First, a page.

Evidence from several studies suggests a role for CXCR2 receptors in brain neutrophilia and evolution of infarct volume after ischemic stroke. Studies of the CXCR1/2 inhibitor reparixin showed that receptor blockade decreased infarct volume, reduced neutrophil infiltration, and improved long-term neurological outcome in rat models of transient and permanent ischemia [2, 3]. In another study, the CXCR1/2 antagonist G31P significantly decreased infarction when administered after transient MCAO in rats [4]. Further, CXCR2-binding pro-inflammatory chemokines such as CXCL1 and IL-8 are markedly increased in brain and cerebrospinal fluid in inflammatory neurodegenerative diseases, including Alzheimer’s disease, Parkinson’s disease, multiple sclerosis, and stroke, and have been proposed to be mediators of neuronal death, primarily through pro-inflammatory signaling [1619]. Mounting evidence from in vitro studies, including the results presented in this study, suggest that ligand binding by neuronal CXCR2 receptors mediates neuronal cell death directly, in addition to promoting inflammation which may potentiate long-term neurological damage.

A recent study demonstrated that binding of a rodent IL-8 functional homolog, macrophage inflammatory protein-2 (MIP-2), by CXCR2 receptors induced motor neuron death in primary cultures [20]. In another study, treatment of cultured neurons with IL-8 resulted in the induction of MMP-2 and MMP-9 expression and activities, upregulation of pro-apoptotic proteins, and expression of cyclin D1 [21]. These findings suggest that inflammatory chemokines such as IL-8 and its rodent functional homologs may have direct pathogenic effects in central nervous system disorders independent of their roles in the induction of leukocyte migration and activation. Our in vitro results demonstrating the neurotoxicity of ac-PGP confirm the induction of apoptosis by prolonged activation of neuronal CXCR2 receptors. Neuronal apoptosis after exposure to ac-PGP involves cleavage of caspase-3 and activation of ERK1/2 MAP kinase. While activation of neuronal ERK1/2 by growth factors, ischemic preconditioning, and hypothermia may mediate neuroprotection, activation of ERK1/2 kinase by inflammatory factors in ischemic injury has been shown to promote neuronal apoptosis [22]. Interestingly, activation of ERK1/2 was similarly observed in neutrophils upon exposure to ac-PGP, and an inhibitor of the ERK1/2 pathway attenuated the release of MMP-9 by neutrophils stimulated with ac-PGP [12]. In stem cells, ac-PGP activates ERK1/2 MAP kinase and upregulates CXCR1/2 receptor expression [23]. In another study, ac-PGP was shown to induce increased vascular permeability through CXCR2-mediated induction of signaling pathways in endothelial cells [24]. Thus, in ischemia/reperfusion injury, we hypothesize that the production of ac-PGP in brain may promote inflammation and neurodegeneration through upregulation of CXCR1/2 receptors, increased permeability of the blood-brain barrier, recruitment and activation of leukocytes, and direct neuronal injury mediated through prolonged CXCR2 receptor activation.

The presence of ac-PGP in unused culture medium and significant production of ac-PGP during normal culturing of primary neurons may have important implications for neuronal viability and in vitro studies of neuronal responses to neurotoxic stressors, such as OGD. We hypothesize that ac-PGP in unused culture medium may be of FBS origin. A previous study demonstrated high levels of MMP-2 and MMP-9 in conditioned neuronal culture medium which were unchanged following OGD [11]. Thus, ac-PGP is likely produced in neuronal cultures by the action of MMPs on collagens or other substrates, and the lack of a significant increase in ac-PGP in neuronal cultures after OGD is not surprising. The increase in ac-PGP in brain after stroke and lack of significant change in the level of the molecule after OGD in cultured neurons may be a fundamental difference between in vitro and in vivo stroke models.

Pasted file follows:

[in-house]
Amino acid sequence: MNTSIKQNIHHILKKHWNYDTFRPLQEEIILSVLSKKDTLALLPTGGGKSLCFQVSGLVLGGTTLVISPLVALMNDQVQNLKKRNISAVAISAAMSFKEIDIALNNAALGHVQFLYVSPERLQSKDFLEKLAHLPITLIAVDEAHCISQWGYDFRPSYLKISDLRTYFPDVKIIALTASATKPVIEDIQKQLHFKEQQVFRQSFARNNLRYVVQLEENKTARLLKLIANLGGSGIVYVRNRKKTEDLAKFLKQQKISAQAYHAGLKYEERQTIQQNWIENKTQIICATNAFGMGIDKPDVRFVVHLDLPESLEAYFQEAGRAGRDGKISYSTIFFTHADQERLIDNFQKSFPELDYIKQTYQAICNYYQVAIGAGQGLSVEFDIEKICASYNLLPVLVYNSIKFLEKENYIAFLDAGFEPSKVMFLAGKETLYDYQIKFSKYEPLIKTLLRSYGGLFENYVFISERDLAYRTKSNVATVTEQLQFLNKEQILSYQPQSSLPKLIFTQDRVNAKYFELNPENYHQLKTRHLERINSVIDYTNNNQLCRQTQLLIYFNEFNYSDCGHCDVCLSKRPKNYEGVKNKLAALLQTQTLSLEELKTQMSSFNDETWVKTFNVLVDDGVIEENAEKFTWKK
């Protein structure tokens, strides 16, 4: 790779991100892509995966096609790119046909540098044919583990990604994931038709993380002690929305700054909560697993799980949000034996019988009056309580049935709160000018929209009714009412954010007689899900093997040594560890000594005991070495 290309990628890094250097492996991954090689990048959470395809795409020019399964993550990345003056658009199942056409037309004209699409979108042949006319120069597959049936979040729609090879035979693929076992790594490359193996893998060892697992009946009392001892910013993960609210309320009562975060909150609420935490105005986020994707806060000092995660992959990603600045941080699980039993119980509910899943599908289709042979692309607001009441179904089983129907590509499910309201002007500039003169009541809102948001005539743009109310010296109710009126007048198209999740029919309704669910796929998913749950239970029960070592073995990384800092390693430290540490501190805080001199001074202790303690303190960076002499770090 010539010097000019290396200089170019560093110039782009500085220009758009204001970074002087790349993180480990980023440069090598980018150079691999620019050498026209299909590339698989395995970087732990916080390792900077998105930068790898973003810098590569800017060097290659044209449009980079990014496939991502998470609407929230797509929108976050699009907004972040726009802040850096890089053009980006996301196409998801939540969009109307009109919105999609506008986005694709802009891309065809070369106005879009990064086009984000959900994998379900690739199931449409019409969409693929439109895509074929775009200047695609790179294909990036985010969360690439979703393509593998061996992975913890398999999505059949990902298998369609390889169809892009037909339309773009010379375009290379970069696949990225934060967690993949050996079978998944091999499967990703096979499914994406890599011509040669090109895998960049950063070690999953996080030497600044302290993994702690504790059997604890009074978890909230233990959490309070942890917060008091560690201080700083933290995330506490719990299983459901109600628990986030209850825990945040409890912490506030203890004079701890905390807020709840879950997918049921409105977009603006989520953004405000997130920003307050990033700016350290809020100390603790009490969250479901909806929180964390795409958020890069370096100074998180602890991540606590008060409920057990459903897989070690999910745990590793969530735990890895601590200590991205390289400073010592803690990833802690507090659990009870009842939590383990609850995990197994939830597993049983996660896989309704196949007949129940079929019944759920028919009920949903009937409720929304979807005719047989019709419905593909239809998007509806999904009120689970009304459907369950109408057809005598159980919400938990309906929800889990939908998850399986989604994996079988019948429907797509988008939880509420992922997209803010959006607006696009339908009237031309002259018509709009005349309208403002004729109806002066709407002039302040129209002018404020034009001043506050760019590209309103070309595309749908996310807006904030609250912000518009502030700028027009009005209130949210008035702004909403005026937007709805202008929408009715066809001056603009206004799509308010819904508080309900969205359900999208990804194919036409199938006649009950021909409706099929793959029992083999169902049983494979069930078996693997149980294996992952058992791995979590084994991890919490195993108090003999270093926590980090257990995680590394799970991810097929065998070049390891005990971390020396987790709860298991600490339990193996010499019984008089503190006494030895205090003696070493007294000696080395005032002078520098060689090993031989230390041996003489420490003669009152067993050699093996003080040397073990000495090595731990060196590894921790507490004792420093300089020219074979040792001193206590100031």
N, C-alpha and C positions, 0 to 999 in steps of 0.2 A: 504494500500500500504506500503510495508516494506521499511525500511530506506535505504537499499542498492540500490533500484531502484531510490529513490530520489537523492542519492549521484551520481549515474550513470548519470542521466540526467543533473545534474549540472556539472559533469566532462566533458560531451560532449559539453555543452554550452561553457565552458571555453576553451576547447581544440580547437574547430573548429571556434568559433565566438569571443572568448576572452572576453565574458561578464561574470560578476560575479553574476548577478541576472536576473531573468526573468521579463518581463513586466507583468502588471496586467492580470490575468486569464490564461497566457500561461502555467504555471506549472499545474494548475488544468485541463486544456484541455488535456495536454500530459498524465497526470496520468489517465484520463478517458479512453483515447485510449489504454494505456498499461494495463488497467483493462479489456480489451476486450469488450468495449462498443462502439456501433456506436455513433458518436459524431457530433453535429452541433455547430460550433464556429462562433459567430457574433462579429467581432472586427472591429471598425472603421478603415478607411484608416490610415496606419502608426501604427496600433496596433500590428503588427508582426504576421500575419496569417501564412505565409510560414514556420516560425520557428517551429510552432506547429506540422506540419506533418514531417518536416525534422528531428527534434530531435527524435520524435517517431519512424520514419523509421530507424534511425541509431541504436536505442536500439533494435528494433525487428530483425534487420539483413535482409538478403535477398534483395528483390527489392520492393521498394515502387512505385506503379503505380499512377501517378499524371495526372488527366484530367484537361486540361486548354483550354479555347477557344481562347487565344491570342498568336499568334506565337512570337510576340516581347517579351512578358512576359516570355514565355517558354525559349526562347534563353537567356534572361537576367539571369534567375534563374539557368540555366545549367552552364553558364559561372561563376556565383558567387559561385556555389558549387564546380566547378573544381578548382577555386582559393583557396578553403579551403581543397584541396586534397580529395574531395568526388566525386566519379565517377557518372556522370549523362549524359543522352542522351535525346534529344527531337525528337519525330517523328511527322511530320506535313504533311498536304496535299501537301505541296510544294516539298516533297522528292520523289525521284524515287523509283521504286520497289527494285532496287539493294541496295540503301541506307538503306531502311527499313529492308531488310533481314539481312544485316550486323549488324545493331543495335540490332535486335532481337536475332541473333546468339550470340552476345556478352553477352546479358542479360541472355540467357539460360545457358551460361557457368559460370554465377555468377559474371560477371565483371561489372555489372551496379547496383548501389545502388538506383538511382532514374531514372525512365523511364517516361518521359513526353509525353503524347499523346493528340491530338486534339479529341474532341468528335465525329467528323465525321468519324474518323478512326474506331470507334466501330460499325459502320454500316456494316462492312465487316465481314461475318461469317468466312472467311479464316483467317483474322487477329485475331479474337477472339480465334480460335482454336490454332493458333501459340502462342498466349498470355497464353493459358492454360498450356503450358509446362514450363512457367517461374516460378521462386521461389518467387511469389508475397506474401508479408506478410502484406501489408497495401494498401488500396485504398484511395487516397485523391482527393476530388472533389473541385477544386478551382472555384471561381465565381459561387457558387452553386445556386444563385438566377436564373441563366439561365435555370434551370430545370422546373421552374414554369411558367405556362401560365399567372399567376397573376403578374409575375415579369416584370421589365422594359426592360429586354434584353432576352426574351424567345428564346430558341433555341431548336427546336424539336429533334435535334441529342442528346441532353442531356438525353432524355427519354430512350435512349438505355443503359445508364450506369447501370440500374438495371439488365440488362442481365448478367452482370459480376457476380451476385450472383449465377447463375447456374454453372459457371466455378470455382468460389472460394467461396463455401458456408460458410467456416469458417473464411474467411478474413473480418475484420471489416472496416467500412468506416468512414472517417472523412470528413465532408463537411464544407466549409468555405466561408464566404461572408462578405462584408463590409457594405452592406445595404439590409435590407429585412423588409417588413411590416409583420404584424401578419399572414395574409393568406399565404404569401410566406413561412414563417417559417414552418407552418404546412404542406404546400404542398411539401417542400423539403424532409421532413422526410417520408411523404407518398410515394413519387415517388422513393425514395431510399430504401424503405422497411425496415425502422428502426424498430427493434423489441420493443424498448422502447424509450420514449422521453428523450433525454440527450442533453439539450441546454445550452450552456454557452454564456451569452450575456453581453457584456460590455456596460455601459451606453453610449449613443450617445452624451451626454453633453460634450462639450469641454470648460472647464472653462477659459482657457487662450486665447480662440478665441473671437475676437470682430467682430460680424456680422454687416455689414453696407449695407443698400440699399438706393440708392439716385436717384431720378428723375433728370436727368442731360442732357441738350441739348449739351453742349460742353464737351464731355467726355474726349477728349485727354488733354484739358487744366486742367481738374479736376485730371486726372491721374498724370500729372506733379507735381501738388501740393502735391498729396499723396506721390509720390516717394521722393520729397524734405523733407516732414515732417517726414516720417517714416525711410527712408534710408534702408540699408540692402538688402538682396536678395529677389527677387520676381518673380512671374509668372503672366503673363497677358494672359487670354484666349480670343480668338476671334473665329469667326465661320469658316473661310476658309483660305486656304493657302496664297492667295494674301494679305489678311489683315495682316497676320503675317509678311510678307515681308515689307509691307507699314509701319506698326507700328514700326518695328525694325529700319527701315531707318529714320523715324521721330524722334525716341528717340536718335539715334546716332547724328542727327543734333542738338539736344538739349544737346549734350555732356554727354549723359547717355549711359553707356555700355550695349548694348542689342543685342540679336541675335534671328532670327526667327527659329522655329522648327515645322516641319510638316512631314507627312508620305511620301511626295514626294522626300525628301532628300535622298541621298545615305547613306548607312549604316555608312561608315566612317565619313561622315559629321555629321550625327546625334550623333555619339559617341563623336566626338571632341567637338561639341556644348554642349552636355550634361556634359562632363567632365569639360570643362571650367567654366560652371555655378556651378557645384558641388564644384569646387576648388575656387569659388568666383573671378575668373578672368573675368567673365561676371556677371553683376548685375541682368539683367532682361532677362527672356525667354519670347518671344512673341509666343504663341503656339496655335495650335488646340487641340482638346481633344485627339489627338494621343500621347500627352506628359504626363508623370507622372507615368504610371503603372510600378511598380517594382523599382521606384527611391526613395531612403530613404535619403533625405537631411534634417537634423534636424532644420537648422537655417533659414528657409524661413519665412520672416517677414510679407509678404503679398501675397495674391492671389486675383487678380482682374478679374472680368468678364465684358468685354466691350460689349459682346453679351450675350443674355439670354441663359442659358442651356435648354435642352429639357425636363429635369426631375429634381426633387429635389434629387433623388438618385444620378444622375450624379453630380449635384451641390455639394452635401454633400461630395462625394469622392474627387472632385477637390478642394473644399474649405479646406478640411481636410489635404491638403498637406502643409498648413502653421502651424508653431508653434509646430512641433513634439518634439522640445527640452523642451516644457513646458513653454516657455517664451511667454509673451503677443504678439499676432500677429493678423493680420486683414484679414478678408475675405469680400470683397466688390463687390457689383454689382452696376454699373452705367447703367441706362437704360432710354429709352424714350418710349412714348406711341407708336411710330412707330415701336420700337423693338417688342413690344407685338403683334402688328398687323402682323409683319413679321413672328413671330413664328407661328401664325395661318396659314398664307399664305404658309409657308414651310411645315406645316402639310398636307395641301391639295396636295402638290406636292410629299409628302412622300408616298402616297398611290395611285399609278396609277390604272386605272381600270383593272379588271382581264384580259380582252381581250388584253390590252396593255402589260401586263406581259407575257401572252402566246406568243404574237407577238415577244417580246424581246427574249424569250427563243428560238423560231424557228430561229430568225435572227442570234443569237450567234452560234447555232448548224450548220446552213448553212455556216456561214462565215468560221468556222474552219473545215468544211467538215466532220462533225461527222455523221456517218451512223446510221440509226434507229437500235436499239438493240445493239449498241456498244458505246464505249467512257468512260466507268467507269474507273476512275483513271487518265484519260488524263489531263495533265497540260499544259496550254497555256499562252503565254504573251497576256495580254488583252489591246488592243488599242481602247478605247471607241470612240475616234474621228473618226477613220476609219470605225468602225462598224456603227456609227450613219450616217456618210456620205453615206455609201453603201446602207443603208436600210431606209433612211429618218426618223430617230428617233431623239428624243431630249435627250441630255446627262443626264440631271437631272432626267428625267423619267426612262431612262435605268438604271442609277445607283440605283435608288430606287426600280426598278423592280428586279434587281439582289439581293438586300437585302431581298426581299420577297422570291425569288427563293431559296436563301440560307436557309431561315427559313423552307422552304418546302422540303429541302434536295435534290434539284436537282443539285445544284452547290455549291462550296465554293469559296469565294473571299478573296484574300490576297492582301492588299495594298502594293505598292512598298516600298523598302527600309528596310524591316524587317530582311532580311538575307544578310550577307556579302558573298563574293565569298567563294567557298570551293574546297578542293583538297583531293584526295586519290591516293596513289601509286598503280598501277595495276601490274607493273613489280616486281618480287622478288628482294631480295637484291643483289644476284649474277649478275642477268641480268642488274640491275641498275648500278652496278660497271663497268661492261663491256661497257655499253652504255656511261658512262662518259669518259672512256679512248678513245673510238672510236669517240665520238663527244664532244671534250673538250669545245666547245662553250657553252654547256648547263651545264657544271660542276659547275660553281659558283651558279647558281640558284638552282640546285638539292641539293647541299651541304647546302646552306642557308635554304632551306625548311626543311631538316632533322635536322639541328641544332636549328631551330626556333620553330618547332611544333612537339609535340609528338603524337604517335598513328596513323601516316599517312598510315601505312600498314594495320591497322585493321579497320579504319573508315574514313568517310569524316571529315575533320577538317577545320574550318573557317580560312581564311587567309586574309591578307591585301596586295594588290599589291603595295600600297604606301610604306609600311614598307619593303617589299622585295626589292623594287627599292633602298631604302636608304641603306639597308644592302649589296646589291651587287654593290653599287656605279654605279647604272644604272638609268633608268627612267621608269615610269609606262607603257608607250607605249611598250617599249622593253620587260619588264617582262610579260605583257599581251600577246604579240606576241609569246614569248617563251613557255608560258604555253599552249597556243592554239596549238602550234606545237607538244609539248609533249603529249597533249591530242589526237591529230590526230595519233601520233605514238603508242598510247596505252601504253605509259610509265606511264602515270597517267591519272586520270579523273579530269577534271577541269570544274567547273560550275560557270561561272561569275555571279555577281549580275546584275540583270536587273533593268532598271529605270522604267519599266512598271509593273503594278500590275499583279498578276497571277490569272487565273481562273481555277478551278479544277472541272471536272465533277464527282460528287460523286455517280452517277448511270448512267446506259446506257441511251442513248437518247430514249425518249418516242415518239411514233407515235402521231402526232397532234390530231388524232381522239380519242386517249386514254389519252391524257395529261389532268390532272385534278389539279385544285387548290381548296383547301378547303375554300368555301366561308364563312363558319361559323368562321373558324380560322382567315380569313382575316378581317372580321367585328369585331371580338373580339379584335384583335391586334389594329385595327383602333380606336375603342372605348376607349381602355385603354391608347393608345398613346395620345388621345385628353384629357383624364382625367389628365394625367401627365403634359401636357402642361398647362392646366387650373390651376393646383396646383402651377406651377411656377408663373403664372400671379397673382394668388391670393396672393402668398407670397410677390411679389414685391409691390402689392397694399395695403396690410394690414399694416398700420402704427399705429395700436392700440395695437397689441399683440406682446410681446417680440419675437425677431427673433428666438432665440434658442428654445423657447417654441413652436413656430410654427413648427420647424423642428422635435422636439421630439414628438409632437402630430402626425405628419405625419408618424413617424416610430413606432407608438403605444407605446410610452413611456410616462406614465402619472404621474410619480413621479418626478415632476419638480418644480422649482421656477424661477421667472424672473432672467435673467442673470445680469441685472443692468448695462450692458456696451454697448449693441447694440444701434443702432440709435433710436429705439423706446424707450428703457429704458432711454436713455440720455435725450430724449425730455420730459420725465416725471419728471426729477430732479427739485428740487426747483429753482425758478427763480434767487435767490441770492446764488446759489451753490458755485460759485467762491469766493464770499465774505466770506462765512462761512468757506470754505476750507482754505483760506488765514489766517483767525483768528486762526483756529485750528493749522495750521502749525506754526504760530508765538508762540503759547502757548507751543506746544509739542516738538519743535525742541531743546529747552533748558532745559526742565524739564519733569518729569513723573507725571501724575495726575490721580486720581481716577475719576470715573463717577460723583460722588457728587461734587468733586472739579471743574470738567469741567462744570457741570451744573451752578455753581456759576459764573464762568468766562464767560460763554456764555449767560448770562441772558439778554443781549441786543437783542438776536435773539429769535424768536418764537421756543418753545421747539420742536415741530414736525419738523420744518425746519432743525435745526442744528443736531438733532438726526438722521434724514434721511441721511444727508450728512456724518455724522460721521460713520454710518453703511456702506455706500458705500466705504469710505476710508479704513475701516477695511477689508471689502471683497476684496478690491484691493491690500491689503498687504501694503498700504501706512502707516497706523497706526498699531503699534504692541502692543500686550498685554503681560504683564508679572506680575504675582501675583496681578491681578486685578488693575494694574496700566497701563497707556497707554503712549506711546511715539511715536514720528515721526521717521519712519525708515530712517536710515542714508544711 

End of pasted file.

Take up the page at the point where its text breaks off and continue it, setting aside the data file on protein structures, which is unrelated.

Conclusions

Our findings suggest a new paradigm of injury in stroke and potentially other neurological disorders, wherein an initial injury activates MMPs and promotes chronic inflammation and progressive neuronal injury through sustained production of ac-PGP, a pro-inflammatory and neurotoxic matrix-derived chemokine. Our discovery of the neurotoxic effects of ac-PGP and its upregulation in infarcted cortex provides additional mechanistic rationale for the reported therapeutic efficacy of CXCR2 antagonists in inflammatory neurological disorders and warrants further studies to characterize the role of ac-PGP in neurological injury processes in ischemic stroke.

Abbreviations

ac-PGG: 

N-acetyl proline-glycine-glycine

ac-PGP: 

N-acetyl proline-glycine-proline

ANOVA: 

analysis of variance

CF: 

cystic fibrosis

DAPI: 

4',6-diamidino-2-phenylindole

ECM: 

extracellular matrix

ERK1/2: 

extracellular signal-regulated kinase 1/2

FBS: 

fetal bovine serum

GAPDH: 

glyceraldehyde 3-phosphate dehydrogenase

GRO-α: 

growth-related oncogene α

GRO-β: 

growth-related oncogene β

HBSS: 

Hank’s buffered saline solution

IL-8: 

interleukin-8

LC-MS: 

liquid chromatography-mass spectrometry

MAP kinase: 

mitogen-activated protein kinase

MCAO: 

middle cerebral artery occlusion

MIP-2: 

macrophage inflammatory protein-2

MMP: 

matrix metalloproteinase

OGD: 

oxygen-glucose deprivation

PBS: 

phosphate-buffered saline

TTC: 

2,3,5-triphenyltetrazolium chloride

Declarations

Acknowledgements

This project was supported in part by the Dedicated Health Research Funds from the University of New Mexico School of Medicine.

Open AccessThis article is distributed under the terms of the Creative Commons Attribution 4.0 International License (http://creativecommons.org/licenses/by/4.0/), which permits unrestricted use, distribution, and reproduction in any medium, provided you give appropriate credit to the original author(s) and the source, provide a link to the Creative Commons license, and indicate if changes were made. The Creative Commons Public Domain Dedication waiver (http://creativecommons.org/publicdomain/zero/1.0/) applies to the data made available in this article, unless otherwise stated.

Authors’ Affiliations

(1)
Department of Neurosurgery, University of New Mexico Health Sciences Center

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Copyright

© Hill and Nemoto. 2015